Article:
In Nigeria, extremist interpretations of Islam have strong resonance among certain marginalized Muslim communities as an avenue to address perceived injustices and economic inequalities, explains Dr. Chris Kwaja in an Africa Security Brief on “Nigeria’s Pernicious Drivers of Ethno-Religious Conflict.” He explains that Boko Haram has thrived on socioeconomic cleavages in Nigeria, in particular disparities between the underdeveloped and mostly Muslim North and the relatively better off and predominantly Christian South. To be sure, other cleavages exist within these two larger dichotomies but deep grievances among northern Muslim communities (particularly unemployed youth) have been central in the extremist narratives that Boko Haram and other terrorist groups have used to win recruits. Hussein Solomon explains that the “solution” that Boko Haram’s leaders have provided to address these grievances is the re-establishment of an Islamic caliphate and ridding Nigeria of “corrupt Western influences.”

Such appeals are powerful because Nigeria has a long history of Islamic government dating back to the Sayfawa Dynasty (1086–1616), Borno Caliphate (1380–1893) and Sokoto Caliphate (1804–1903). These precolonial dominions are believed by many Nigerians to be their nation’s “golden age.” All of this creates an enabling environment for extremist ideologies to thrive. The key lesson is that absent a comprehensive solution to the region’s grievances, extremist ideologies will live on even after Boko Haram is defeated militarily.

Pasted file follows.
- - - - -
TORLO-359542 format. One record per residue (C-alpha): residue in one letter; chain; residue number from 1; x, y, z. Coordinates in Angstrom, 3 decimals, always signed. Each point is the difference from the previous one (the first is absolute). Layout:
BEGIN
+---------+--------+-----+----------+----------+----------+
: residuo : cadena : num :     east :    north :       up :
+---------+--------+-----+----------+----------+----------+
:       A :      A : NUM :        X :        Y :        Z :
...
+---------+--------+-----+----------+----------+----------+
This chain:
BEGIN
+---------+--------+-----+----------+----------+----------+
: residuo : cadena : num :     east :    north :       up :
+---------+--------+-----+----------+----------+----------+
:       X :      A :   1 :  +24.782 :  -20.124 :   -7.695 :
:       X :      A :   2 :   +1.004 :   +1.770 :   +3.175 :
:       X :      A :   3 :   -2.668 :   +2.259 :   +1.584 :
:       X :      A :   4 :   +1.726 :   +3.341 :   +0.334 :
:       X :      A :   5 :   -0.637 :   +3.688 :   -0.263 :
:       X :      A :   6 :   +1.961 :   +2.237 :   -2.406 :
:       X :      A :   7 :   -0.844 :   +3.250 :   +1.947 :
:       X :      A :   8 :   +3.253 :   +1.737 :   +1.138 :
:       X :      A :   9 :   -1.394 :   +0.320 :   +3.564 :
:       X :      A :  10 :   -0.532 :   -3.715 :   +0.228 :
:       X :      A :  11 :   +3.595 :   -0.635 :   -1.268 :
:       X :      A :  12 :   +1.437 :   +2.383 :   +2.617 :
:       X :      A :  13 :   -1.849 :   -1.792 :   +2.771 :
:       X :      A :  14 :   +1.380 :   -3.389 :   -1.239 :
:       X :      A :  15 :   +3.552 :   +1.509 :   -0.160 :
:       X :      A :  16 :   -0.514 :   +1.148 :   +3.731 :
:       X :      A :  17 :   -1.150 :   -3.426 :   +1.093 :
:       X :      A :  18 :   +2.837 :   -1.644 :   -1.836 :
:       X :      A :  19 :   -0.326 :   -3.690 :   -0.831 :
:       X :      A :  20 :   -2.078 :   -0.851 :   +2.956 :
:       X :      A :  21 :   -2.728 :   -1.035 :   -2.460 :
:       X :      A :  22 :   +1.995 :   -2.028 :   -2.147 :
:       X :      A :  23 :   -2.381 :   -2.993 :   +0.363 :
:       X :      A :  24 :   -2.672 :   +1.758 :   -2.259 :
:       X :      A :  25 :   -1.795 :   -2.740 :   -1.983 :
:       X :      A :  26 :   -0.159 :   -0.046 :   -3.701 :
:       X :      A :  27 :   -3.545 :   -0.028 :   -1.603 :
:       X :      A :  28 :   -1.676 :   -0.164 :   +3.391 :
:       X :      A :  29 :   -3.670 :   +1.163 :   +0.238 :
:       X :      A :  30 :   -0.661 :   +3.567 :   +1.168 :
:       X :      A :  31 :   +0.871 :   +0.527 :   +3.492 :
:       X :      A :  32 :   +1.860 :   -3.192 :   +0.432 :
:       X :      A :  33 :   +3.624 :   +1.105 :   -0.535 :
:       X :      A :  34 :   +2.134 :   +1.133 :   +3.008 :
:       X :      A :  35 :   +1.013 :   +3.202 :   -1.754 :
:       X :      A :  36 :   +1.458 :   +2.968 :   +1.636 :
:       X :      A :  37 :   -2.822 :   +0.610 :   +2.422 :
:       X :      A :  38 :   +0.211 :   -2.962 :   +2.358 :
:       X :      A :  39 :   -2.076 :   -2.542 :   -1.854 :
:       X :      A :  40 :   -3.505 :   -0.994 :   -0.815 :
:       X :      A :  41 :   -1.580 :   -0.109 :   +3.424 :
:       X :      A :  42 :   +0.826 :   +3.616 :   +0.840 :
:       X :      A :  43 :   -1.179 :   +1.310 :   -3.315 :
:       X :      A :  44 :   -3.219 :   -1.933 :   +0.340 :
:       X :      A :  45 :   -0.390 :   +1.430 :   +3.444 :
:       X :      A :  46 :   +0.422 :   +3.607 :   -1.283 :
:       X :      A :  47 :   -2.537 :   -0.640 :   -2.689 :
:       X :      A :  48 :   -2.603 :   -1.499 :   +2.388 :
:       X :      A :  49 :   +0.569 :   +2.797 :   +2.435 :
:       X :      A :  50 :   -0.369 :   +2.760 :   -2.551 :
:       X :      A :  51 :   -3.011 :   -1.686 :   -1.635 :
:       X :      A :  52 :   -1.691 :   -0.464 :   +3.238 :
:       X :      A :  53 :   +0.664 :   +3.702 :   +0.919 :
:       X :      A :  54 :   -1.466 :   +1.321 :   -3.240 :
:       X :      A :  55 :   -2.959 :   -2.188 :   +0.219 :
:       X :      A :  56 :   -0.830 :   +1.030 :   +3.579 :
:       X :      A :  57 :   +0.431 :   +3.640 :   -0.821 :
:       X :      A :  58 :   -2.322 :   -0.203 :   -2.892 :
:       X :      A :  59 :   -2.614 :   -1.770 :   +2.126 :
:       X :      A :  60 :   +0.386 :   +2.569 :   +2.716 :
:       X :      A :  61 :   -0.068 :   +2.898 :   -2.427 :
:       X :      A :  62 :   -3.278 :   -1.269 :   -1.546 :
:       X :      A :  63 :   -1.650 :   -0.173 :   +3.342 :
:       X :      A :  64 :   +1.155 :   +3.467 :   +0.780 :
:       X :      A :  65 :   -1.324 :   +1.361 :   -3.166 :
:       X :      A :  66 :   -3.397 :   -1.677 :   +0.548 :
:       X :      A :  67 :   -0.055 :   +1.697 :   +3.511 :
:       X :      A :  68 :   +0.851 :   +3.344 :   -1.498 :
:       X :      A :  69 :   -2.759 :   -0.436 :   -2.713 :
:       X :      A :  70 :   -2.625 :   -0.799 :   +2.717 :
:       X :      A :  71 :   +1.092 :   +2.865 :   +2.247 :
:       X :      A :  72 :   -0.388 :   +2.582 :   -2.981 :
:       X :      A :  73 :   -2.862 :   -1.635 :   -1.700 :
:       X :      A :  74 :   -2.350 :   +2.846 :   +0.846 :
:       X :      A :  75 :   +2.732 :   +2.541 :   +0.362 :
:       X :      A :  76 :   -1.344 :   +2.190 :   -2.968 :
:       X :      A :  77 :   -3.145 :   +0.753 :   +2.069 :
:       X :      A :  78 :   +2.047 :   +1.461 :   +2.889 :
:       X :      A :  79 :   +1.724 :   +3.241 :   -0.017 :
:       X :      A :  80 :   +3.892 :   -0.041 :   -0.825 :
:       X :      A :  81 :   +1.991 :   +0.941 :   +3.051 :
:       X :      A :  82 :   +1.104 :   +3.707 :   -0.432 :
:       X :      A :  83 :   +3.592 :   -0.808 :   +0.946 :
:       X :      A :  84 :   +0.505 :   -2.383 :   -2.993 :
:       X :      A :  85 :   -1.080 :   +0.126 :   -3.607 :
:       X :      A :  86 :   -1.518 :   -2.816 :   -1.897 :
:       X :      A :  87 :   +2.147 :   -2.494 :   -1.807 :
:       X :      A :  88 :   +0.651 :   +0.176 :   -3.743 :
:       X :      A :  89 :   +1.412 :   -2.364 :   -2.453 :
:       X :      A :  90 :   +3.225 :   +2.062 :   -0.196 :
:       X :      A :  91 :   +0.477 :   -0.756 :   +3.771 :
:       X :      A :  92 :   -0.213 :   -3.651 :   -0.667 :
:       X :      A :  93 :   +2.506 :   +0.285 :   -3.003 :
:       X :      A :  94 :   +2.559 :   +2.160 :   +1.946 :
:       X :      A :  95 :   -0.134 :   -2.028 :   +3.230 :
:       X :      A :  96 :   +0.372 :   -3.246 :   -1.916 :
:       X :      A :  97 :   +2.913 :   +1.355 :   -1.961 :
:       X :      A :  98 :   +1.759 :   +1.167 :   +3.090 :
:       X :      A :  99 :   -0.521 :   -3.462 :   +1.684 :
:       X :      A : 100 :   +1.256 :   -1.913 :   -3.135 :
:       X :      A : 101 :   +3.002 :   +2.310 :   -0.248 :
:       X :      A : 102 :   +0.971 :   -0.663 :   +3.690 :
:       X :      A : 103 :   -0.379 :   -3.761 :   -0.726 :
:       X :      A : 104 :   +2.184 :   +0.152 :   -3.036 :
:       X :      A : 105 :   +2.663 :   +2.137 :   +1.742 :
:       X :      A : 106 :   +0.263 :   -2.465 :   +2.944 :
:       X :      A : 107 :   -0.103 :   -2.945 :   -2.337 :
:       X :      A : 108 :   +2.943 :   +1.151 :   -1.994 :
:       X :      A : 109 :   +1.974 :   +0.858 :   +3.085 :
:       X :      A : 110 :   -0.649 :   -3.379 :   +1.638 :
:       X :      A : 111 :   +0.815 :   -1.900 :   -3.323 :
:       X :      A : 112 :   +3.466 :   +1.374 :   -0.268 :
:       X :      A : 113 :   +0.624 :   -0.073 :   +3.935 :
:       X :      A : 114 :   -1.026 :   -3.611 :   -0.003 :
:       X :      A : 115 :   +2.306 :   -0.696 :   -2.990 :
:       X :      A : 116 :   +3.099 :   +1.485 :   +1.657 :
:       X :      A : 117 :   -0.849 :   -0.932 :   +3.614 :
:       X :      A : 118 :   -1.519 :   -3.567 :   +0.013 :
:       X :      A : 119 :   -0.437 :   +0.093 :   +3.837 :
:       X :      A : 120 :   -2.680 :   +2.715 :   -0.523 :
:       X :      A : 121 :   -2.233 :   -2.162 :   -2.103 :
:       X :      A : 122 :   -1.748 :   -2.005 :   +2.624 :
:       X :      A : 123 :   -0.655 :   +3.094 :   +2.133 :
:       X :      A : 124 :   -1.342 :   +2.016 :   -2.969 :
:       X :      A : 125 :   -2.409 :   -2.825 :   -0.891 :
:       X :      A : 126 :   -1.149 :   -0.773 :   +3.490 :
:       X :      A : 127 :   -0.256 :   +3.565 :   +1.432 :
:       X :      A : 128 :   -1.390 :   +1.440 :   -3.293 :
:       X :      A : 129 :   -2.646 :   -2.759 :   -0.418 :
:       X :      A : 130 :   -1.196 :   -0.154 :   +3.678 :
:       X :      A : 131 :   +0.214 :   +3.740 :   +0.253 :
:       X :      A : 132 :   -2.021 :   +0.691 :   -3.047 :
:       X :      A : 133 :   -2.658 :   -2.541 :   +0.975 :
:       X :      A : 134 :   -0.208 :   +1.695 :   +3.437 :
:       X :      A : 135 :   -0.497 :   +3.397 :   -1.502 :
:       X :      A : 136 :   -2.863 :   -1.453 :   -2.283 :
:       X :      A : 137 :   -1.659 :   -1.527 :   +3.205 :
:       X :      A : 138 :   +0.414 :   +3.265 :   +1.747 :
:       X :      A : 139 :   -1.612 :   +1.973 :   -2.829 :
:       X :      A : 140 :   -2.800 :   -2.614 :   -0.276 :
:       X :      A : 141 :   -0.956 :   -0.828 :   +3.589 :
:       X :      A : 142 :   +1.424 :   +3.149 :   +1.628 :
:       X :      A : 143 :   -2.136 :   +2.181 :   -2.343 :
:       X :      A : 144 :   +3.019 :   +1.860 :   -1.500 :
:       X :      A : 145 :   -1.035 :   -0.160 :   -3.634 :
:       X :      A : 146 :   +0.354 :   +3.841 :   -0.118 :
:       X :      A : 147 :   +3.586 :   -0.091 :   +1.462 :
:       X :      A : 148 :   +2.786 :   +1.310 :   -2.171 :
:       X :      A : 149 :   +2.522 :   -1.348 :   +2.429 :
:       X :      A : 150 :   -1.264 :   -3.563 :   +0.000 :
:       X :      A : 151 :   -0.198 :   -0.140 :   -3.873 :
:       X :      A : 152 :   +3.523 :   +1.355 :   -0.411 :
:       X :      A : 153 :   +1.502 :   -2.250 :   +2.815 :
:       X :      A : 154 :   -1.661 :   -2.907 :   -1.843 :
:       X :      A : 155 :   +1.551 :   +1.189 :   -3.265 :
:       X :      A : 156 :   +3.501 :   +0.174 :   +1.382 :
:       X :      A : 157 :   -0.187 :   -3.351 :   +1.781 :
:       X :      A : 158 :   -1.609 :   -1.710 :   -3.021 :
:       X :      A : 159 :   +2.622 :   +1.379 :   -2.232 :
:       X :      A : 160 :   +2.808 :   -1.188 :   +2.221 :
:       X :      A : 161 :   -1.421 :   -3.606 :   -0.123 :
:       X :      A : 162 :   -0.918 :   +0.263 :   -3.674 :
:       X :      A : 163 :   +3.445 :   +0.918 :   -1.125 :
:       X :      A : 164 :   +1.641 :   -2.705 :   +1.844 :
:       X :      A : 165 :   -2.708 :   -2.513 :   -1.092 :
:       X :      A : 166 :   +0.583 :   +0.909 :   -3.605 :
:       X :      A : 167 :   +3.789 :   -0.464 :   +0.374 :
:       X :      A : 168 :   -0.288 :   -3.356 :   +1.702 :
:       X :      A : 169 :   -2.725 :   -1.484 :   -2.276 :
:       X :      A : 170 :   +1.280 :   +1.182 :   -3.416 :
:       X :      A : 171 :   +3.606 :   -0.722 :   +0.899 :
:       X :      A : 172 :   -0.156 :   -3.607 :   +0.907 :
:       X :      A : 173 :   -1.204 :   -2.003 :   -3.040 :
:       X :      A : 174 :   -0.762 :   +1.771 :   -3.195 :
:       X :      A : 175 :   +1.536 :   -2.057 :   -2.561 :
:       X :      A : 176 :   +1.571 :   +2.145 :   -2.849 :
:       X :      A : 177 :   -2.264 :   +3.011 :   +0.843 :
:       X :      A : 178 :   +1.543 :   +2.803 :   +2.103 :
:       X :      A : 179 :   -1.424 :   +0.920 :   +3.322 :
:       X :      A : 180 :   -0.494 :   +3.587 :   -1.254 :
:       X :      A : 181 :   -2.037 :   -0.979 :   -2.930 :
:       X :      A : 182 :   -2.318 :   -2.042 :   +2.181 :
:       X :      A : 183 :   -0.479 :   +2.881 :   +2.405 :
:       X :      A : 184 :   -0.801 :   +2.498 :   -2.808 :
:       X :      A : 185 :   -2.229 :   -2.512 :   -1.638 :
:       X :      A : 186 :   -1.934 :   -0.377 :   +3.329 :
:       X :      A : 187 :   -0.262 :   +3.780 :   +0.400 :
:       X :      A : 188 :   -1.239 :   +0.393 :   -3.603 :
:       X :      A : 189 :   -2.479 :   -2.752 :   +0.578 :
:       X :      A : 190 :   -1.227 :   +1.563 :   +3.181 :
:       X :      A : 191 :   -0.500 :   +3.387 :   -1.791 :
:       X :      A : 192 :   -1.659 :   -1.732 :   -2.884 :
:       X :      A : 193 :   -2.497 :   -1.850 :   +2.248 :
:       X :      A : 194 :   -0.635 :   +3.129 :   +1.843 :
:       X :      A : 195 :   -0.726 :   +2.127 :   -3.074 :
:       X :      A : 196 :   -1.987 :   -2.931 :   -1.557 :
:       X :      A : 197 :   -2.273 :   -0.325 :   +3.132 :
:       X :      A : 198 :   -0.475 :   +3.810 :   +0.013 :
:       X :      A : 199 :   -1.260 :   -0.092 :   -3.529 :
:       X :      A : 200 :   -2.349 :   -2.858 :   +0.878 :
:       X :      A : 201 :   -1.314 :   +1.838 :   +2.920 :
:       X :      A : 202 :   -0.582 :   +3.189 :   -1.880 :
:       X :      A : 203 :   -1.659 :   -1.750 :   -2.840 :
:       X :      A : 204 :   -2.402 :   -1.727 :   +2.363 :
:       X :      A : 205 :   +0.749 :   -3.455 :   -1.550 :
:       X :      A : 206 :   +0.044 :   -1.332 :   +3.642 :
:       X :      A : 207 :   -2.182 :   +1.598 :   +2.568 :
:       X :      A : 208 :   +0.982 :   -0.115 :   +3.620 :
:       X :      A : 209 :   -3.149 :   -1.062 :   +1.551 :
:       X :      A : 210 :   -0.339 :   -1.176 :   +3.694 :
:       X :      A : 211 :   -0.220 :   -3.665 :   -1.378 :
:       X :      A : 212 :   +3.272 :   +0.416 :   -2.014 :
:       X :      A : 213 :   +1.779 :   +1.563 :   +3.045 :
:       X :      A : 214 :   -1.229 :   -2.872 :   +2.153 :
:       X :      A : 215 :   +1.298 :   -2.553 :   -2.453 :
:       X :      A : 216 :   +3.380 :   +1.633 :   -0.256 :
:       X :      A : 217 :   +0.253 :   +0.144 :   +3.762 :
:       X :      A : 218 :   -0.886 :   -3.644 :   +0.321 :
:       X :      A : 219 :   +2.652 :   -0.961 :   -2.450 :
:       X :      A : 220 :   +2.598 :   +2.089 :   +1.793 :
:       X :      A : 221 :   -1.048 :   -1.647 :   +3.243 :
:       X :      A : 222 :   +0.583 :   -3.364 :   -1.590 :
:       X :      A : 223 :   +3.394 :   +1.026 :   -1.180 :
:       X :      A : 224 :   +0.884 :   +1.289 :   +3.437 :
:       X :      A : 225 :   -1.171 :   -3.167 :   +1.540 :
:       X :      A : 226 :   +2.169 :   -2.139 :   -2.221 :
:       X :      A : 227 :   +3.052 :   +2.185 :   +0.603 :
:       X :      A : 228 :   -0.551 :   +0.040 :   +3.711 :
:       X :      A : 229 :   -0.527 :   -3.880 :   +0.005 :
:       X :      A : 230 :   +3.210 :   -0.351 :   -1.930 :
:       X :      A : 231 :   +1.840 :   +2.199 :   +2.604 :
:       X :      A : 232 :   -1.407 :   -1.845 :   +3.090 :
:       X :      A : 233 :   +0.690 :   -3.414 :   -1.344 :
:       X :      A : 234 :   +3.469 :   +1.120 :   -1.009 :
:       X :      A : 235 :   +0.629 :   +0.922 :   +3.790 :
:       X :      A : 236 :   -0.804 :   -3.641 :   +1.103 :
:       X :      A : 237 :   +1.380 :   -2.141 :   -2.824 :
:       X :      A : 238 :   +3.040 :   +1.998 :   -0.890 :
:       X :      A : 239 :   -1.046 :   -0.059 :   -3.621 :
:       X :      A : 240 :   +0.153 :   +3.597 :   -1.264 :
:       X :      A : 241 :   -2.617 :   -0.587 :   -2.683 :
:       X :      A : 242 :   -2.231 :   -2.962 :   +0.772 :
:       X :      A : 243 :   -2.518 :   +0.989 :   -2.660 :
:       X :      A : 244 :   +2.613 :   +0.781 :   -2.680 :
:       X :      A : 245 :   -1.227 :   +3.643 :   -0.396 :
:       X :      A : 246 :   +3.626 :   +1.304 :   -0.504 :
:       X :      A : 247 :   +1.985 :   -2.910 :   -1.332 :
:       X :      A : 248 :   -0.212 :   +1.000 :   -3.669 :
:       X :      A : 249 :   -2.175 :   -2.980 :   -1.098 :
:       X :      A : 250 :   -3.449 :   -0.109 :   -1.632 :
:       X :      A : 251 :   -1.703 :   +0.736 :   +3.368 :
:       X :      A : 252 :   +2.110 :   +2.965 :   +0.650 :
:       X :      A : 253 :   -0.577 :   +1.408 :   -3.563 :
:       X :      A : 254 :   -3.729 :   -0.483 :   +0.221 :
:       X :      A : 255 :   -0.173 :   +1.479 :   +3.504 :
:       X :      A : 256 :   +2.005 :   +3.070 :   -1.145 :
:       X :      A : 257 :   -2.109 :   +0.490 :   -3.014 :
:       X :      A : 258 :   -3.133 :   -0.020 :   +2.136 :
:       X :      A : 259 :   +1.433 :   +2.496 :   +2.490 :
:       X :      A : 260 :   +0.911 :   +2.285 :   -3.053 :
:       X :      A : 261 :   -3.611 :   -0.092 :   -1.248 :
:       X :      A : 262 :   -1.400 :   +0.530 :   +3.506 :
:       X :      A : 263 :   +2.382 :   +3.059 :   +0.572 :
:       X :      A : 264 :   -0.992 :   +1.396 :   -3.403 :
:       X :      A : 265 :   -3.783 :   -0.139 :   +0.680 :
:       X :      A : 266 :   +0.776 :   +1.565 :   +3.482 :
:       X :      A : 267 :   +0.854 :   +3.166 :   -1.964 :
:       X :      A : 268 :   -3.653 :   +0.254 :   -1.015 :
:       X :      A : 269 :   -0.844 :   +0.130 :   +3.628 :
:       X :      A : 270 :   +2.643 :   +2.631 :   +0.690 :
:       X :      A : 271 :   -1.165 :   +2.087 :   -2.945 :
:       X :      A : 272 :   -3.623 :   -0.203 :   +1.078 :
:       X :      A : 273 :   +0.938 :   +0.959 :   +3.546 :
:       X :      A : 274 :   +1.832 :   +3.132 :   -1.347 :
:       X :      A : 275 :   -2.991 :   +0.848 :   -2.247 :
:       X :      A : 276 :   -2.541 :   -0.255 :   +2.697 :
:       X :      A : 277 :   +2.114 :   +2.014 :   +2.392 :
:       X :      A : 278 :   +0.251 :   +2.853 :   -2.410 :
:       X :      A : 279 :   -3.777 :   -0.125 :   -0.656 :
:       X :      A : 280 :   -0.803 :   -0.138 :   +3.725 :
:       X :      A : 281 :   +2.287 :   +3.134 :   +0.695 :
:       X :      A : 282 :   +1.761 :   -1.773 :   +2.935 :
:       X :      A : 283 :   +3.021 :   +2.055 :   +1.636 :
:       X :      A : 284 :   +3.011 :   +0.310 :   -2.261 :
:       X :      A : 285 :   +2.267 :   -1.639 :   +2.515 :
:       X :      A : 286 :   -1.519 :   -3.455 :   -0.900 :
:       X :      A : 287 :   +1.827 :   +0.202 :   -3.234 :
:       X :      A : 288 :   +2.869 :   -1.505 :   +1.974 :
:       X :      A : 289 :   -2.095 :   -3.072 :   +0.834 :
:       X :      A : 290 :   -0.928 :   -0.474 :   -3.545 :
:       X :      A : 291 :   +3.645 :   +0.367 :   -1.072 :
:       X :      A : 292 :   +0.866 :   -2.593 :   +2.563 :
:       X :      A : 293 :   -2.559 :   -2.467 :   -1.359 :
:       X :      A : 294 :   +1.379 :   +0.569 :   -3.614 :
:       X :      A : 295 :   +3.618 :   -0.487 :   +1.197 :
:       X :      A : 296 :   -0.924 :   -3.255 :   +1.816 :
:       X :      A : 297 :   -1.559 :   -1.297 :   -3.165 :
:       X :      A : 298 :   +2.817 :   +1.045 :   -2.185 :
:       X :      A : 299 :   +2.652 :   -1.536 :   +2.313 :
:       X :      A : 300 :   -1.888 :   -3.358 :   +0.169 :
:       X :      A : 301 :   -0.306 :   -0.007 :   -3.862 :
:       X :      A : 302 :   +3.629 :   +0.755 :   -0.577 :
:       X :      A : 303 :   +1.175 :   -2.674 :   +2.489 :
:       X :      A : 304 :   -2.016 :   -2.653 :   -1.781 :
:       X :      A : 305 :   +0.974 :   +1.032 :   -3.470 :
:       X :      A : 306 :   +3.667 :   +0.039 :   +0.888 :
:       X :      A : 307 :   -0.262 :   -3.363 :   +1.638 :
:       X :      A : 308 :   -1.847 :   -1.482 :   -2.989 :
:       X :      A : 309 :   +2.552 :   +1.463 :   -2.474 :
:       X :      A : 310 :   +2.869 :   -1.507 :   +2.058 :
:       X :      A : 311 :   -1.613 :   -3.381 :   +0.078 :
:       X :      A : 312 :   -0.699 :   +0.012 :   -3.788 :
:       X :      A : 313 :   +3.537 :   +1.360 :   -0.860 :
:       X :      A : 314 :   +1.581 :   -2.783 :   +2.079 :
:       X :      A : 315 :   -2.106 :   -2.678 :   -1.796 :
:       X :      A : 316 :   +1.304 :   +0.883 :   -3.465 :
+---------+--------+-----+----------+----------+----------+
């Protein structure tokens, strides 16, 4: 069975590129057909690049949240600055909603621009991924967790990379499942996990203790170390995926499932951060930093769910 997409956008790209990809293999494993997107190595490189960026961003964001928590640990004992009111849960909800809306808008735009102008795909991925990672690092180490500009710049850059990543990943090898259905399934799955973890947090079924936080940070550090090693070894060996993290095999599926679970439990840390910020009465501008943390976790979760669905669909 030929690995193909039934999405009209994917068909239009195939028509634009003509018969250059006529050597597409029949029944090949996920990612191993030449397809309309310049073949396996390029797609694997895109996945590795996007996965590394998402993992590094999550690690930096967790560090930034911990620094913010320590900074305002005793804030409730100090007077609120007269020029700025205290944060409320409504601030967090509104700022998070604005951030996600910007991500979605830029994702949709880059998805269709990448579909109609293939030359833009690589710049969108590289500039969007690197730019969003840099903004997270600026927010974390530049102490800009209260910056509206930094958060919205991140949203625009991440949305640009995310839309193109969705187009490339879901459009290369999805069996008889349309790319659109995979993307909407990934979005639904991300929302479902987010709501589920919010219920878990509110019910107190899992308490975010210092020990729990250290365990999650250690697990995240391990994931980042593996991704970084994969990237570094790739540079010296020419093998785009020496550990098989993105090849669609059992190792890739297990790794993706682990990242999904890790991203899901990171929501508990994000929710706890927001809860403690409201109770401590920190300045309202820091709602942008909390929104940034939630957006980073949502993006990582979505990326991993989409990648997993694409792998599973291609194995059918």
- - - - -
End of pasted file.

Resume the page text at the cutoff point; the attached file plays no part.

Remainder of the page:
Nigerians massively fled across the border with Niger when insurgents of Boko Haram attacked their town, Damassak, on 24 November 2014. Copyright: EC/ECHO/Anouk Delafortrie

Nigerians massively fled across the border with Niger when insurgents of Boko Haram attacked their town, Damassak, on 24 November 2014. Photo: EC/ECHO/Anouk Delafortrie

Controlling territory versus hit-and-run attacks

In August 2014, Boko Haram declared a caliphate in towns and villages it had seized. This coincided with a shift in Boko Haram’s tactics from sporadic attacks to the holding of territory. It is noteworthy that the borders of its declared caliphate followed the frontiers of the former Borno Caliphate. Africa Center Director of Research, Dr. Joe Siegle warned in an interview that the group was getting itself into a position where it “will be able to control an even larger piece of territory from which to base its declared caliphate and create its own governance structures.”

At its peak, Boko Haram controlled more than 30 towns in northeastern Nigeria along the border of Cameroon and Niger. Africa Center Research Associate Davin O’ Regan contends that this geographic concentration presents an opportunity to contain and isolate the group. As a coalition of regional forces have succeeded in pushing Boko Haram out of nearly all these areas in early 2015, the group’s tactics have reverted back to a pattern of hit-and-run attacks and suicide bombings. It has stepped up such attacks in Chad, Niger, and Cameroon, in addition to northern Nigeria, resulting in an estimated 4,000 deaths since January.